Inclusion criteria: Patients who were haemodynamically stable, who gave informed consent for the study and were in age group ranging from 18-80 years were included in the study.
Exclusion criteria: Patients with transudative effusion, terminally ill patients, pregnant and lactating mothers, patients with abnormal coagulation profile, patients with encysted pleural effusion were excluded from the study.
Under local anaesthesia, the diagnostic and therapeutic thoracocentesis were performed, and the pleural fluid was sent for complete biochemical, microbiological analysis and cytology.Pleural biopsy was done later using Cope’s pleural biopsy needle.
Procedure of pleural biopsy: The procedure of pleural biopsy was done on the patient in the sitting position and after confirming the effusion side by Chest X-ray, biopsy site was selected. The area was cleaned thoroughly with betadine solution and then 10 mL of 1% lignocaine (local anaesthetic) was infiltrated at the biopsy site. Pleural fluid aspiration was done to confirm the presence of free fluid. Now a 0.5 cm size incision was made just above the upper border of the rib of that site and Cope’s pleural biopsy needle (Table/Fig 1) was introduced through it. Five to six pieces of parietal pleura was taken by multiple passes and then the incision site was sutured with a single stitch using 2-0 Ethilon suture.
Postbiopsy X-ray was taken to rule out any complication. Pleural tissue was placed in two vials, one with formalin and sent for histopathological examination, second in normal saline, and sent for Acid Fast Bacilli (AFB) smear, gram stain and culture and Cartridge Based Nucleic Acid Amplification Test (CBNAAT) and culture for mycobacterium tuberculosis. Postprocedure, patients were kept under close observation for any deterioration of vital signs for 24 hours. Any adverse events related to the procedure were recorded.
The data was cleaned, edited and checked for completeness in Microsoft Excel (2021) and then exported to Statistical Package for Social Sciences (SPSS) version 26.0 (IBM) and was analysed using descriptive statistics.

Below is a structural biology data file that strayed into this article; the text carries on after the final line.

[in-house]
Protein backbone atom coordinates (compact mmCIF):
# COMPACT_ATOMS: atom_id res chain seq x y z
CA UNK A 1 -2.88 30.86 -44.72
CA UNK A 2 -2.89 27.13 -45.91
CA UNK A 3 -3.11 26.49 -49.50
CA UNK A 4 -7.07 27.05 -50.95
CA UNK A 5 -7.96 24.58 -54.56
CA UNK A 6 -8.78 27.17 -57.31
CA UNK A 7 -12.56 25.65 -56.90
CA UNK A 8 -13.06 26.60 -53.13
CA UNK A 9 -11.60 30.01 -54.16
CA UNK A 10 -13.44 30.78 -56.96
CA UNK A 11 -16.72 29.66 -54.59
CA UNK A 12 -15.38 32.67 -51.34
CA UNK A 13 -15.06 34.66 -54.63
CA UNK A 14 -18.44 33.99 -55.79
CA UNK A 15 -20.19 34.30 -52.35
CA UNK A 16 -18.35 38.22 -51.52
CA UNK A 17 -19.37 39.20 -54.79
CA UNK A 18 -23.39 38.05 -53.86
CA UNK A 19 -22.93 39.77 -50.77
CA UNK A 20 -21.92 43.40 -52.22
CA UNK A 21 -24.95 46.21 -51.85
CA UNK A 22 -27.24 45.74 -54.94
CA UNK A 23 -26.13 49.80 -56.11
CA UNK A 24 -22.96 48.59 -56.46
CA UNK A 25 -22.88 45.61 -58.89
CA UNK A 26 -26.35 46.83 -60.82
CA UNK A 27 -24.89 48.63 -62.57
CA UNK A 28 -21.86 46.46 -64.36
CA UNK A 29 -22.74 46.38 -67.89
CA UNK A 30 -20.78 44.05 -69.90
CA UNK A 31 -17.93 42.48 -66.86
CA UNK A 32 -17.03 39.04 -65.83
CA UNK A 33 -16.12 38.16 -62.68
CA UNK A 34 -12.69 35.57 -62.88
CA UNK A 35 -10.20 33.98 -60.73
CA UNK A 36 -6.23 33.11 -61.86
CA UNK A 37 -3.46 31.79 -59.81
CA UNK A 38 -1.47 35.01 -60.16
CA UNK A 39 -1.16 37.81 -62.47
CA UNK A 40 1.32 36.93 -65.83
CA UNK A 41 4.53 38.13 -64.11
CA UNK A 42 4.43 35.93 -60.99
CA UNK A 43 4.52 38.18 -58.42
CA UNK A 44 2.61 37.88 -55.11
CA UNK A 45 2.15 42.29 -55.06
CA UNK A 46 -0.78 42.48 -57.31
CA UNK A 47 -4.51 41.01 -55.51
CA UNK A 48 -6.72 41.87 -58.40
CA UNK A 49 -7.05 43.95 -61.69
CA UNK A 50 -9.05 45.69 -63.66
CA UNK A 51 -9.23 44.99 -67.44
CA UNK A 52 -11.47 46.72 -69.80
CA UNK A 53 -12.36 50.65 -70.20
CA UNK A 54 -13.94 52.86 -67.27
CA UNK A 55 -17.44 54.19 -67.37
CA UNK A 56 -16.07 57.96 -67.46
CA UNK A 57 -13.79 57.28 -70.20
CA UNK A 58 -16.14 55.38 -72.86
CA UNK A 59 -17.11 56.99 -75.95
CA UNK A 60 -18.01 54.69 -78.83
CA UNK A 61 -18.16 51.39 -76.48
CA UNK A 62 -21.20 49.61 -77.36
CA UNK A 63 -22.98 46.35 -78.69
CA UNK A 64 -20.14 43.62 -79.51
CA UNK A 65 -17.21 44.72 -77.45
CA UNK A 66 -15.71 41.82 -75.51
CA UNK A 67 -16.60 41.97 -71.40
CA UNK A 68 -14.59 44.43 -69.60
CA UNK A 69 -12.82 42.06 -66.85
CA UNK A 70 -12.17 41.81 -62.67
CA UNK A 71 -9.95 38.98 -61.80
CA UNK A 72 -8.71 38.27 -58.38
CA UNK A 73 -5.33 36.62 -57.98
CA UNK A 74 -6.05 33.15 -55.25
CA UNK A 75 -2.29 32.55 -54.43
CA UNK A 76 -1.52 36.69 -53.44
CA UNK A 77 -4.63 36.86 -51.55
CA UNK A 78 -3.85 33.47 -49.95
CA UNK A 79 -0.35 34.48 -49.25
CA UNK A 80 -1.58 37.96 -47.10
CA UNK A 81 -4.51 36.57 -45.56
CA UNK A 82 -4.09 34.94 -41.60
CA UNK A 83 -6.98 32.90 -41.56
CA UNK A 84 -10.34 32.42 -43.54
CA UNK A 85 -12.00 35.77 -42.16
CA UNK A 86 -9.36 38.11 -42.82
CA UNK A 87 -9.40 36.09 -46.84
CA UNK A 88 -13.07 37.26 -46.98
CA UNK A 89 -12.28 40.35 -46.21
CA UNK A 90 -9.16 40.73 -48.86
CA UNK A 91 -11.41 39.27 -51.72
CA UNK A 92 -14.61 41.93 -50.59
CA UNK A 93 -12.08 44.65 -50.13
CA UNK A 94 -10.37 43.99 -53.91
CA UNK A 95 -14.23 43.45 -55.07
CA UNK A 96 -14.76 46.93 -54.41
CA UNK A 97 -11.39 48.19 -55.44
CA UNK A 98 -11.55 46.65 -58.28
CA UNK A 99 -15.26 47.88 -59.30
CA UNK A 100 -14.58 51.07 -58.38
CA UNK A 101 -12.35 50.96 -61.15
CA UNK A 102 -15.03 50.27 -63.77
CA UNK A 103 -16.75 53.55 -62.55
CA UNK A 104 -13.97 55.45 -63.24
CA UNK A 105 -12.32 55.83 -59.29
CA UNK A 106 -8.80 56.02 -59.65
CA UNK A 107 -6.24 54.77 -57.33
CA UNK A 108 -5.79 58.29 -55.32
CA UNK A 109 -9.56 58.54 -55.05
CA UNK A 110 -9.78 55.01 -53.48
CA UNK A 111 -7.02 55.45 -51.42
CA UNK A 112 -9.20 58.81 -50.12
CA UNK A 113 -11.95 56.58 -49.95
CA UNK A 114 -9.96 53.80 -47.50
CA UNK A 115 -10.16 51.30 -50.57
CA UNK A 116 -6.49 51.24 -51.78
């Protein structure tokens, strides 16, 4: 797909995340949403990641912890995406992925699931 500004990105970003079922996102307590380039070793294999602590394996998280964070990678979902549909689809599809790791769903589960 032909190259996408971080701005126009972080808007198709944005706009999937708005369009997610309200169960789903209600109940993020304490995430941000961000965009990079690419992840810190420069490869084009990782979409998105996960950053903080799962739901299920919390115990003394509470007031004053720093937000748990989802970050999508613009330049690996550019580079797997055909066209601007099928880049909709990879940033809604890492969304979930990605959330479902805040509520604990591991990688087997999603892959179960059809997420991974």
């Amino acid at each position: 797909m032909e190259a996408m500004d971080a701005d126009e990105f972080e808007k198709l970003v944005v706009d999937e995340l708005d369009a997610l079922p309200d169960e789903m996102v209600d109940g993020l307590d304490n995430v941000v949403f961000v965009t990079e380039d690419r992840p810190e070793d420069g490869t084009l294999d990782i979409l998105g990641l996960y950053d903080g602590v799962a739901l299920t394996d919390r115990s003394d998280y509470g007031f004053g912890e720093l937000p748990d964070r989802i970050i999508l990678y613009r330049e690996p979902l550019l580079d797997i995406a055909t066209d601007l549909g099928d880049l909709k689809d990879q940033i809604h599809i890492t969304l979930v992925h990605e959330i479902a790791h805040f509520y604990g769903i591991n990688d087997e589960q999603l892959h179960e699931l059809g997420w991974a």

The mean age of patients was 49±18.608 years. Out of 52 patients, 34 (65.4%) were males and 18 (34.6%) were females (Table/Fig 2). Pleural fluid cytology was lymphocyte predominant in 30 patients (57.7%) followed by neutrophilic in 17 (32.7%) cases. Majority of the cases (24, 46.2%) were found to be tubercular pleural effusion, followed by malignancy (14, 26.9%) as shown in (Table/Fig 3). Total 21 cases (40.3%) were tuberculous among lymphocytic while 9 (17.3%) cases were malignant effusion (Table/Fig 4).
Pleural biopsy was done using Cope’s needle showed 18 (34.6%) patients as granulomatous inflammation with caseous necrosis, followed by 17 (32.7%) patients as non specific inflammation, and 5 (9.6%) patients as adenocarcinoma. Squamous cell carcinoma was seen in 2 (3.8%), 4 (7.7%) showed undifferentiated carcinoma, while 6 (11.5%) samples had inadequate tissue for opinion (Table/Fig 5).
The sensitivity, specificity, Positive Predictive Value (PPV) and Negative Predictive Value (NPV) of pleural biopsy for tuberculous pleural effusion were 75%, 93%, 90% and 83% respectively while the same for malignant pleural effusion were 78.5%, 90%, 73% and 92% respectively (Table/Fig 6).
There were only 2 (3.84%) cases who developed local site infection at the biopsy site. Apart from that, all patients complained of local pain at the biopsy site which subsequently subsided after 5-7 days of oral analgesics treatment.
Pleural effusion is one of the most common diseases which is encountered by the Pulmonologists and accounts for approximately 4% of the total attendance to chest outpatient department (9). It indicates the presence of a disease which may either be pulmonary, pleural or extrapulmonary/systemic (10). Common causes of an exudative pleural effusion are Tuberculosis (TB), malignancy, empyema, parapneumonic effusion, connective tissue disorders, and acute pancreatitis (10). In the diagnostic work-up of pleural effusion, by doing only biochemical and microbiological analysis, diagnosis can be attained in cases of empyema, parapneumonic effusion and transudative effusion (3). In this study also, all 14 cases of empyema (five cases) and parapneumonic effusion (nine cases) were identified by pleural fluid biochemical and microbiological analysis. But in cases of empyema also, tuberculosis needs to be excluded by pleural fluid AFB and sputum smear, mycobacterium culture, CBNAAT, and pleural biopsy as they may have a similar pleural fluid picture.